I used a hole saw and drilled upwards from below.  Once the center pilot bit had punctured the roof I then went up there to finish by drilling downward.   I was very worried about accidentally cutting wires but none seemed to be routed through that spot.  Looks to be about 2-1/2″ gap between roof and inside ceiling, and the roof itself about 3/8″ thick.

I used butyl tape to secure the junction box to the roof, and I cut a section of ribbed pool hose to insert into the hole.   The cable gland is a single massive one (3/4″, with a 10-18mm passage).  I did not want 7 separate glands (one per antenna wire), and I did monkey with smaller ones (2-3 wires per) but those did not work so well for me.  

I used the two included ears to mount the peplink, but I also added some self adhesive wide velcro on the back.  I tapped into the 12-volt puck light power, but I also added a simple toggle on/off switch and mounted it near the bottom of the angled cover panel.  Otherwise the router would be operating all the time, including the week{s} between camping trips.

WiFi Access Point

Running the wires was a serious pain in the butt!
I pulled a 50 foot cat7 ethernet cable through the ceiling from the garage (at the Peplink router) to the living room, just inside the entry door (where I mounted the Peplink Access Point).

The short[ish] of it:  I removed the wall plate above the TV in the garage – the wall plate where the coax (antenna/satellite) connections are for that TV.  
Then I used that opening to feed the ethernet cable up into the ceiling above the garage, through the (small!) hole drilled in a ceiling beam for the coax.
I ended up using one of those coax cables to pull the ethernet cable through into the loft.
That coax cable (at least in our Valor) takes a path that runs straight back from the loft to the love seat in the living room (the red dotted line in this picture). 

I reached up into each of the ceiling lights along that path and was able to locate the coax within a foot or so (door side), continuing to pull it through those access points.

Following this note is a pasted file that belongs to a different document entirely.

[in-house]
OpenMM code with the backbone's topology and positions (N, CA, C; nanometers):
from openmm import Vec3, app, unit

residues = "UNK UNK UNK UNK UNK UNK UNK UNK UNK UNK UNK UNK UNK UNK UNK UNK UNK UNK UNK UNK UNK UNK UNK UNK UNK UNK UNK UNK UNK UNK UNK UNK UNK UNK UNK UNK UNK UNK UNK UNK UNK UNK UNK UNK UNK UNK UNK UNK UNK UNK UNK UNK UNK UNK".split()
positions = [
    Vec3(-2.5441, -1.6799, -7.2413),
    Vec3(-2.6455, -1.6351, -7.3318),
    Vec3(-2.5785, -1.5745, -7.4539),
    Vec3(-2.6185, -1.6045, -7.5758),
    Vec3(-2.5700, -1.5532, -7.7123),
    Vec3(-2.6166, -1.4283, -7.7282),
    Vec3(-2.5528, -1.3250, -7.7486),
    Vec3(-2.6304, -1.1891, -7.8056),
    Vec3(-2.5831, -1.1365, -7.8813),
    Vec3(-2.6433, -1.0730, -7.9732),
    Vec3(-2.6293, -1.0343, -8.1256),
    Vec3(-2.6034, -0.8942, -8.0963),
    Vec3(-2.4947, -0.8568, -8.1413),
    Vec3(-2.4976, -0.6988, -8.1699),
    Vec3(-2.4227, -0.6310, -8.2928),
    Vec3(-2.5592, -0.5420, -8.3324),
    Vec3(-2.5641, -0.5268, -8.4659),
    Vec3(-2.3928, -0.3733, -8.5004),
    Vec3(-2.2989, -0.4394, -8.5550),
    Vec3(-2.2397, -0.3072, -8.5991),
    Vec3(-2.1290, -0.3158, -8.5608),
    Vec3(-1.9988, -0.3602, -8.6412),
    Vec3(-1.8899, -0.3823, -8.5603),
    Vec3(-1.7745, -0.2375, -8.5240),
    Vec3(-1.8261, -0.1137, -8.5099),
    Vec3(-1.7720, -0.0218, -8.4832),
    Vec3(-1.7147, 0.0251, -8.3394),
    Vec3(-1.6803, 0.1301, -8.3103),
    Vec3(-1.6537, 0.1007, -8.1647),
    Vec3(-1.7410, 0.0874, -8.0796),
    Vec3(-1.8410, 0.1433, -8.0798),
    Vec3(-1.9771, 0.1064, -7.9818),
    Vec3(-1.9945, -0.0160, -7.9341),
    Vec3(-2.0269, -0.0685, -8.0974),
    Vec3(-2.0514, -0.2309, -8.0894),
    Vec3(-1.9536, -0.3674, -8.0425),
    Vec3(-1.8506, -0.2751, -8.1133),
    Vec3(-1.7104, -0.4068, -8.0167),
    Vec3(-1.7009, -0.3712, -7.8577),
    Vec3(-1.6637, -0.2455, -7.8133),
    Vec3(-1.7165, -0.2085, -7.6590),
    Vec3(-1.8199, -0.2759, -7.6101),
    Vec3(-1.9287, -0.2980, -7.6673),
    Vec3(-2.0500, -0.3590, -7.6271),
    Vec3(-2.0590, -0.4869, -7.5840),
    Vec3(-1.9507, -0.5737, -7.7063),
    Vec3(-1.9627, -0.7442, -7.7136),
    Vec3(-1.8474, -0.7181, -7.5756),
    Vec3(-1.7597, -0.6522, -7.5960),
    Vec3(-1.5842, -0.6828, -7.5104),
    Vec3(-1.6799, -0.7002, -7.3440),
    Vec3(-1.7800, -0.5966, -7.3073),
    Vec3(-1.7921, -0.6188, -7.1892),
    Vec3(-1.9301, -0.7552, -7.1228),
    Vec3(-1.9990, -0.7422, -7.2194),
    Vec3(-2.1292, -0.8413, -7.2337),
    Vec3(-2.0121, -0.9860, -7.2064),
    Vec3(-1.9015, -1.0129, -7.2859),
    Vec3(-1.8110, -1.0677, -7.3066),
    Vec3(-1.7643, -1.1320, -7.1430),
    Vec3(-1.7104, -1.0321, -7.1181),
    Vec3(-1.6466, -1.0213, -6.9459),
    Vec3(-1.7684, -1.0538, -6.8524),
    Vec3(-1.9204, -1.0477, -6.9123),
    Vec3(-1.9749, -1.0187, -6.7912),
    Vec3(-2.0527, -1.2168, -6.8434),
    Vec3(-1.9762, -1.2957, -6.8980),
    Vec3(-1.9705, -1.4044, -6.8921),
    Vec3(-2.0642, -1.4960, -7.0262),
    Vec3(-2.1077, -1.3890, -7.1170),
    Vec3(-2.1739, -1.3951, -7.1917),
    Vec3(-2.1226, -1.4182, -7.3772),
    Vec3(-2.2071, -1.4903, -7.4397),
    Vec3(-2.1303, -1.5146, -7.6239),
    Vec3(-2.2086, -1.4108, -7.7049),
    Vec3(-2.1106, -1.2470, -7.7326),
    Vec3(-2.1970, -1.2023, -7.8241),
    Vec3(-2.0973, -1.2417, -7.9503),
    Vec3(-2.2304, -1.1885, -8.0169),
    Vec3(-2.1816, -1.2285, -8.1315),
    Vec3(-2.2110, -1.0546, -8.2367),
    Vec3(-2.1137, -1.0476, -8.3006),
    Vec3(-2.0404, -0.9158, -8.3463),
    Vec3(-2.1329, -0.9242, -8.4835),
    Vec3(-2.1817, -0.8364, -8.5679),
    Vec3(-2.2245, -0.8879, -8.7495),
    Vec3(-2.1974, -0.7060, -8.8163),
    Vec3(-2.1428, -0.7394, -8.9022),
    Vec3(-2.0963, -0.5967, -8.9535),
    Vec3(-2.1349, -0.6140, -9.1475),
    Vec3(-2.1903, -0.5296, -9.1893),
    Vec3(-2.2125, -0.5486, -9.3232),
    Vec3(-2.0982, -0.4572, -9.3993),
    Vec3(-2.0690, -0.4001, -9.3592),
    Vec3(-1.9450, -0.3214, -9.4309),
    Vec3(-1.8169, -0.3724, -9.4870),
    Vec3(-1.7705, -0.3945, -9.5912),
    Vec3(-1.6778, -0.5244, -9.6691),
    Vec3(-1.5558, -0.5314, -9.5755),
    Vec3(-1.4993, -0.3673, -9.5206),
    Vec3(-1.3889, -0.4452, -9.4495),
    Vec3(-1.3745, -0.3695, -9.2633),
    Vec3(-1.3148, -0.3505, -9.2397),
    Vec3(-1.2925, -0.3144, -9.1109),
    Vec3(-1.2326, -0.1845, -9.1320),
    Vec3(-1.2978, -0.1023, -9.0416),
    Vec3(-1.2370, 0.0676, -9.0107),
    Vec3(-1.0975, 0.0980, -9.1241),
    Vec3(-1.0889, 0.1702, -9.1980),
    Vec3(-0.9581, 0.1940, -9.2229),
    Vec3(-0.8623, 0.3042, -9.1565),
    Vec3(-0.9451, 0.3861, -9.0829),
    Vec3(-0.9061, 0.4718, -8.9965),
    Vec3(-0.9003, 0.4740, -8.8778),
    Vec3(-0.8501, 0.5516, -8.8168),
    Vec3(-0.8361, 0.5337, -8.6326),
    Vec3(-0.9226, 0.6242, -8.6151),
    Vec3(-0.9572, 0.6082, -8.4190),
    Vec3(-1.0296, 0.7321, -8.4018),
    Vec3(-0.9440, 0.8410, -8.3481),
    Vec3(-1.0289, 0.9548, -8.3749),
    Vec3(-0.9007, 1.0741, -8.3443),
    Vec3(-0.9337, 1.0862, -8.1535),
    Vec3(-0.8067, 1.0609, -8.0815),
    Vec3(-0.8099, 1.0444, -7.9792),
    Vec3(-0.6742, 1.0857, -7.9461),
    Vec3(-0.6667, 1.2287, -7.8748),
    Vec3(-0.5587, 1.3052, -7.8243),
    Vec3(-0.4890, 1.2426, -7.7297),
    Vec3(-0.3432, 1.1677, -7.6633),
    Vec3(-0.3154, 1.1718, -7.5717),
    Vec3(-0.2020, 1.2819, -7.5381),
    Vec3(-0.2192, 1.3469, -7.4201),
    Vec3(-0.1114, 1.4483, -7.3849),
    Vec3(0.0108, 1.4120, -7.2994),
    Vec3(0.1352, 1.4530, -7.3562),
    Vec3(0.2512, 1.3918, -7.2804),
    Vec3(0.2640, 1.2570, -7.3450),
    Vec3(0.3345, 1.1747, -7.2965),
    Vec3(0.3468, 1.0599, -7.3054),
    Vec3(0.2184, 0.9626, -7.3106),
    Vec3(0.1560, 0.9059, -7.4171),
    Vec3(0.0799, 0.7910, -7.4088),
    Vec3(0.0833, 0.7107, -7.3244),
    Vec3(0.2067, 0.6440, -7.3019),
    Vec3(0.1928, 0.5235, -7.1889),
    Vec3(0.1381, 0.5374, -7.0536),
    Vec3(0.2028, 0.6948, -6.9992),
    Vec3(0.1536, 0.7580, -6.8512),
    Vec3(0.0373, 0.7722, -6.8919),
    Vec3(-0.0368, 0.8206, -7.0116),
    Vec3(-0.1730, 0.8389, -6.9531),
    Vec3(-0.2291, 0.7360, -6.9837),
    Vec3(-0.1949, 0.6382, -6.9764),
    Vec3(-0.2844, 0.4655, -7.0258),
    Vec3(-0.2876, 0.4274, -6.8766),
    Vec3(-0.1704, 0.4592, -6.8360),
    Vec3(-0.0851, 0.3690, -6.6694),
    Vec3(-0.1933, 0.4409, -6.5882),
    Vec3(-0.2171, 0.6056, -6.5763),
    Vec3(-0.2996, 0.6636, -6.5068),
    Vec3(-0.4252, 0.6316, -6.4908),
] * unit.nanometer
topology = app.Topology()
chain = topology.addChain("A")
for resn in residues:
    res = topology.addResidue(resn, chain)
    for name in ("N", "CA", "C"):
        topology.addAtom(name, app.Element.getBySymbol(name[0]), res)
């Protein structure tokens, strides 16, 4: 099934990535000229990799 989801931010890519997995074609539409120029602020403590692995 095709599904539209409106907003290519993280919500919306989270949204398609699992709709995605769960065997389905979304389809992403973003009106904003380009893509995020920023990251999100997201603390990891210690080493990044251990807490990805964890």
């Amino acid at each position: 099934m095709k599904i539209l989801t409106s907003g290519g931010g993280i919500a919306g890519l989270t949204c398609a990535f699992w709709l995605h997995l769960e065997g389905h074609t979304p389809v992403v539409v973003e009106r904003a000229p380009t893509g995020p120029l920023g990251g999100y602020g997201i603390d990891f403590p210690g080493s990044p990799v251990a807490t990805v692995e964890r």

Once I got to the last light (just in front of the cabinets above the love seat), I turned and used old fashioned methods (vs cable pulling) to fish the ethernet cable towards the entry door.

I opted not to use the included T-bar attachment brackets (I guess they mount to the T-strips running across the ceiling where the ceiling panels meet?) for the access point.  Instead I screwed the bracket directly to the ceiling.  The location for it was semi-arbitrary — it was a place I deemed reasonably out of the line of sight, as open to bedroom and living room as possible, and that I was able to reach from the light (which I again pulled down to fish wires).  

The mount has a nice release tab so you can easily take the AP down if need be.  I also drilled a hole large enough to pull the ethernet cable through.

From this mount point I fished the power cable over to the nearby cabinet and dropped it down to the control panel, where I wired it to the switch and power distribution panel.
Note:  The peplink access point did not come with a power cable and I had not yet added a PoE switch into the mix, so I used one cut from a laptop power brick that no longer worked.

I mounted a toggle switch in the control panel (see the “Placement” section above) to control power to the AP.  The negative wire runs to a common strip found behind the distribution panel.

The positive wire runs from a new (3 amp) DC fuse in the distribution panel to the new toggle switch, then up the cable run seen to the right of the picture.  I outlined the path here in yellow for clarity.